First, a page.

NRR: That’s cool. I dig the fact you’re able to put that out there. A lot of bands or people who don’t have that sense of self would be afraid to voice that opinion.
So, with you being in the music scene for so long, and you don’t have to answer this one, this is kind of a fun question than anything, has there been a moment, it might have been embarrassing when it happened but now you look back on it or you talk with the other guys about, “Hey, that one night…,” is there something that is almost your Spinal Tap moment that just makes you laugh now when you look back on it that you would be willing to share?
Paul Ridley: Oh my God! There are so many of them. Alright, I remember I was in, I think it was San Leon, TX and we were on tour with Framing Hanley, Starset, and Devour the Day and the place was packed. We lost our drummer because of an injury a few days before so we were going as three pieces, and our guitarist at the time jumped on the drums because he is an excellent drummer too, so it was just me playing guitar, our bassist, Cody, playing the bass, and our other guitarist, Dave, on drums. We were just killing it. People were feeding off us, jumping up and down, moving really good, and bringing us trays of drinks. Now, I totally do not remember this at all. I was not drunk. I wasn’t on anything. I was just caught in the moment and don’t remember seeing it but when I got off stage, my guitarist, Dave, who was drumming for us, brought to my attention that apparently I had told the crowd that they were the ugliest crowd I had seen the whole tour and I was like, “I didn’t say that.” We got the footage because we GoPro every show, I took a look at the footage and I sure as hell did and these people thought it was hilarious and ate it up. Like people’s mood had been increased that way by me dogging on them. I’ve never done anything like that since. I guess you had to be there. It was hilarious because I don’t remember calling the crowd ugly. I called them ugly and I looked like I was serious but the whole crowd was like, “YEAHHHHH!” They ate it up. They started bringing us trays of shots and stuff. It was crazy. (Laughs)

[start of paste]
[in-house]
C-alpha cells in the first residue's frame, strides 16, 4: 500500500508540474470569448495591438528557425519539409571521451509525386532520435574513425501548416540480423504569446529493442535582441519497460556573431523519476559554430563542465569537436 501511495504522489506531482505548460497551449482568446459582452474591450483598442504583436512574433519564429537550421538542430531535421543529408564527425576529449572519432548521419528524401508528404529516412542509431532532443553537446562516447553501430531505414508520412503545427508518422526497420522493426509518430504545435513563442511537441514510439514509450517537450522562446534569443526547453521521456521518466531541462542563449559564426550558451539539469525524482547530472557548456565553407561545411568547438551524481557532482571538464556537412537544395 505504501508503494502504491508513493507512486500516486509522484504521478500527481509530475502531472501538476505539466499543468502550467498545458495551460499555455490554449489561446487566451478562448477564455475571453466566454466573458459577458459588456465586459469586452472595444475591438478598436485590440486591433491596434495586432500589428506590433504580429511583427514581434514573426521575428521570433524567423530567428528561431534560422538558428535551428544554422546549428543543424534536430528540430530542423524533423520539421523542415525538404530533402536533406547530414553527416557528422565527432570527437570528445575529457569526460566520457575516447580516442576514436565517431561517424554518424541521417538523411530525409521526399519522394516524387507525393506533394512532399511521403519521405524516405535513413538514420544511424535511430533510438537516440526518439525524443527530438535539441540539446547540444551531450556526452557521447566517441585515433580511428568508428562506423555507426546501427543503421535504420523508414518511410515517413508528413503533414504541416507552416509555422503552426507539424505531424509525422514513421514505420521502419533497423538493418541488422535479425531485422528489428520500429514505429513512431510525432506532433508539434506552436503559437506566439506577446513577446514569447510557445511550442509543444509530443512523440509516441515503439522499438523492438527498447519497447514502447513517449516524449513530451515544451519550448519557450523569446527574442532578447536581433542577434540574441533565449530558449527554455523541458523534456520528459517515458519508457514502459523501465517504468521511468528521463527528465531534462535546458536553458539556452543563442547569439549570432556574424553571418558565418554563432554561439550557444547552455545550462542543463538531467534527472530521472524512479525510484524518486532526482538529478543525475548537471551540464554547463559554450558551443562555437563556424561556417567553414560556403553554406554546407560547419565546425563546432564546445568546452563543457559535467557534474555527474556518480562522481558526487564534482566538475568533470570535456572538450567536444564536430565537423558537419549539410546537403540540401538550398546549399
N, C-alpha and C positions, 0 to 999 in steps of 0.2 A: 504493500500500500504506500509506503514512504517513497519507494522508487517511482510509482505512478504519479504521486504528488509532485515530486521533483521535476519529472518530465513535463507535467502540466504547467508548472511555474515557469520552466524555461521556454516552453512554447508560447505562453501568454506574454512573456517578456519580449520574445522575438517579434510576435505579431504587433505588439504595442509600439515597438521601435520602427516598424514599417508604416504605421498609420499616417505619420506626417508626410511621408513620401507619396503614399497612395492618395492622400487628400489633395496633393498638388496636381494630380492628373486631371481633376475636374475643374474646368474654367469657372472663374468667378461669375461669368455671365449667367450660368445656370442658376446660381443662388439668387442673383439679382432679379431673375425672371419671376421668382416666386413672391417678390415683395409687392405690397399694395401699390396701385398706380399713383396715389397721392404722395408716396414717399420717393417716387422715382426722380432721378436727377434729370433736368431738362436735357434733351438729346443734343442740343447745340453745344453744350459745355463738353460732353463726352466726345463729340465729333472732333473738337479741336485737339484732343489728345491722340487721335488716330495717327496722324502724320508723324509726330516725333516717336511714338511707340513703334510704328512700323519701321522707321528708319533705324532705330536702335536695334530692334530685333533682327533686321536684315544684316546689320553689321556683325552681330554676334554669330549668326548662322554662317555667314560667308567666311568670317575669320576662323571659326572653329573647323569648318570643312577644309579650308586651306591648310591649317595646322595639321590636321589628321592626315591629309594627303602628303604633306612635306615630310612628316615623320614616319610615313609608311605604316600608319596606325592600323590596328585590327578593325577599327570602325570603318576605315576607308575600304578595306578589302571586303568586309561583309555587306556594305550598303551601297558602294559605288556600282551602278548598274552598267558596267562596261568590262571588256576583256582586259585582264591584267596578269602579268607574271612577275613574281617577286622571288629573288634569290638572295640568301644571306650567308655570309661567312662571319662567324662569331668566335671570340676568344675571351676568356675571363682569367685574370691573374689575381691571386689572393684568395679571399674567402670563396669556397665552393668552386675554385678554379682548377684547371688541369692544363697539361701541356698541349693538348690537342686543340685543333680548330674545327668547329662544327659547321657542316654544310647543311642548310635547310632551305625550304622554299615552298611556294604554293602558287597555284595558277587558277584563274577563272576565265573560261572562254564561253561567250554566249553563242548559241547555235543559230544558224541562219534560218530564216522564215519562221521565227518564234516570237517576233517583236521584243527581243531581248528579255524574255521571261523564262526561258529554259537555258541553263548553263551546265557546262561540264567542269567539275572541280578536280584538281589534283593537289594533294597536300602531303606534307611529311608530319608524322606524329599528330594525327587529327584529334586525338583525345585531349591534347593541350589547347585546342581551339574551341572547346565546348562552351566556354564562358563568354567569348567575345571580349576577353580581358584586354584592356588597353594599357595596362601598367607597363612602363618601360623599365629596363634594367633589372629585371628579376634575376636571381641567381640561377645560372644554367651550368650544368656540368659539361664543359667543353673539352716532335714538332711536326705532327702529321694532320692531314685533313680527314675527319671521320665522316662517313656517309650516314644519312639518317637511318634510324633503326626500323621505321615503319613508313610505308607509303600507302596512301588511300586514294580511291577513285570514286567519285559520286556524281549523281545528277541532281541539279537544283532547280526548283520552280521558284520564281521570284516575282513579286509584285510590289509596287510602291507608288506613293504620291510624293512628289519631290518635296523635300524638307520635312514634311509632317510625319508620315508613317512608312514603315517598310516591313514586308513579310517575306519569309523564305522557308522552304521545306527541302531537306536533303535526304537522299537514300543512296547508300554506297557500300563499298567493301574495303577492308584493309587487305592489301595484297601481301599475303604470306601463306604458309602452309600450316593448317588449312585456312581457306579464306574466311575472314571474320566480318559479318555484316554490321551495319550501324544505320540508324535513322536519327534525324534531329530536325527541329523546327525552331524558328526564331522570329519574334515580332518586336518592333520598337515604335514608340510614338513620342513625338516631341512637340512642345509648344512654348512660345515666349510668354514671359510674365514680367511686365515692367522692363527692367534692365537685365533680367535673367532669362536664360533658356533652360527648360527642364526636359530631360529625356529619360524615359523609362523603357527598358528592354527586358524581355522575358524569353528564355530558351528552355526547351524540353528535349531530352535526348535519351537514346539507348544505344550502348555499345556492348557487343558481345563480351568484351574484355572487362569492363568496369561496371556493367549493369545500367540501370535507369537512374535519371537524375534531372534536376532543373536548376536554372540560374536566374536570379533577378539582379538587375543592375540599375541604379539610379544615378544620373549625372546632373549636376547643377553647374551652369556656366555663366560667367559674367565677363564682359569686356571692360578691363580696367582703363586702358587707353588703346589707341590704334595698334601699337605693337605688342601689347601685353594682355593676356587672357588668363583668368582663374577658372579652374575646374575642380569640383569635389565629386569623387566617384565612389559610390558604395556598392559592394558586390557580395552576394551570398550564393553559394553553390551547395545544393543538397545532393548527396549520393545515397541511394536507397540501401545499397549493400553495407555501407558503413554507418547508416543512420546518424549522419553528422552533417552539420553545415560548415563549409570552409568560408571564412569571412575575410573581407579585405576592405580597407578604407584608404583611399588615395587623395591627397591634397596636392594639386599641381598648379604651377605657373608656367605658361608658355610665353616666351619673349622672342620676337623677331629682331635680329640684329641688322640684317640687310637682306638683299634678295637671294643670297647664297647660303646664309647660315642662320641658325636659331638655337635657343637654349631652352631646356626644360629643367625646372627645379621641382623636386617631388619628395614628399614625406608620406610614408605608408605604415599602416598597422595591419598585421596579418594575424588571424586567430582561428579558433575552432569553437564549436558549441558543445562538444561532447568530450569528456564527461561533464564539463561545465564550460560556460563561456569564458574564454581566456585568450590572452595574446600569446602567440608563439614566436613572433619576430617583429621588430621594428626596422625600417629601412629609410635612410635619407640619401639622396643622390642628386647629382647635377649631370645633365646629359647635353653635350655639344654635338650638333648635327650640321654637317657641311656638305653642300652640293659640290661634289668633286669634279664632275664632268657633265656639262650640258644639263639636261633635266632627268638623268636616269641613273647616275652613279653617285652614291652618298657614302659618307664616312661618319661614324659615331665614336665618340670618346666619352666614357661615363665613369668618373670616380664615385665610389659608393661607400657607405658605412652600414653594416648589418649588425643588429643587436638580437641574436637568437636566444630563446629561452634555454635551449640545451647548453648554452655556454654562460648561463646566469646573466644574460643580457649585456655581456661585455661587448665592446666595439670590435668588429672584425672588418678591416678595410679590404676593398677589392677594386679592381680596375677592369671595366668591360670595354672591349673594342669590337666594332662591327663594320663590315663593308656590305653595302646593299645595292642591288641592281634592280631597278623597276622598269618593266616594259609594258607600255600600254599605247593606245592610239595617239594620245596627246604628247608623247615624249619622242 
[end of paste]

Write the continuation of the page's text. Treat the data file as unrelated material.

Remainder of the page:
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NRR: When you guys are out on tour, what do you do in between shows when you have a rare night off where you can relax?
Paul Ridley: If we get a day off, we find somewhere to do our laundry and take a shower, first of all. After that, we try to get in a good meal and then we sit down with the acoustics and keep writing. By the time we do a new album we usually have 30 to 35 songs ready, so we can really pick out of them. We all love music with our souls. Just every second we pick up a guitar.
NRR: When you write a new song is it a group effort where everybody is in the same room jamming, or does one person write the lion’s share of the song and then everyone else fills in until a new song is born?
Paul Ridley: It used to be just me. I used to just write basic riff ideas and structure the song out musically, then I’d start writing lyrics to it and once I got it to the point where I could kind of play through it I would bring it to the band and they would put their input on things and we would mold it that way. As of lately, though, things have kind of changed. Our guitarist, Dave, who joined the band right before our first tour, he brings a lot of ideas to the table. Once Dave and I have those ideas together and get it worked out with the drummer and everything, we get it demoed out and when we bring it to the studio, usually that’s when Matt Dalton will put his producer’s touch on it, change things around, make it a little more catchy and a little more pleasing. He’ll flat-out be honest with me and be like, “The way you’re doing that vocal line sucks! You need to change it.” He’s brutally honest about it to the point that if I wasn’t so used to it already… I mean, anyone else would be straight-up offended. Lately, everyone just kind of picks it apart and we really encourage each other that if there is something you don’t like, speak up because you’re going to be playing it. You don’t want to be stuck playing a song that you hate for tours upon tours. We just make sure we’re all on the same page and we all get our ideas in.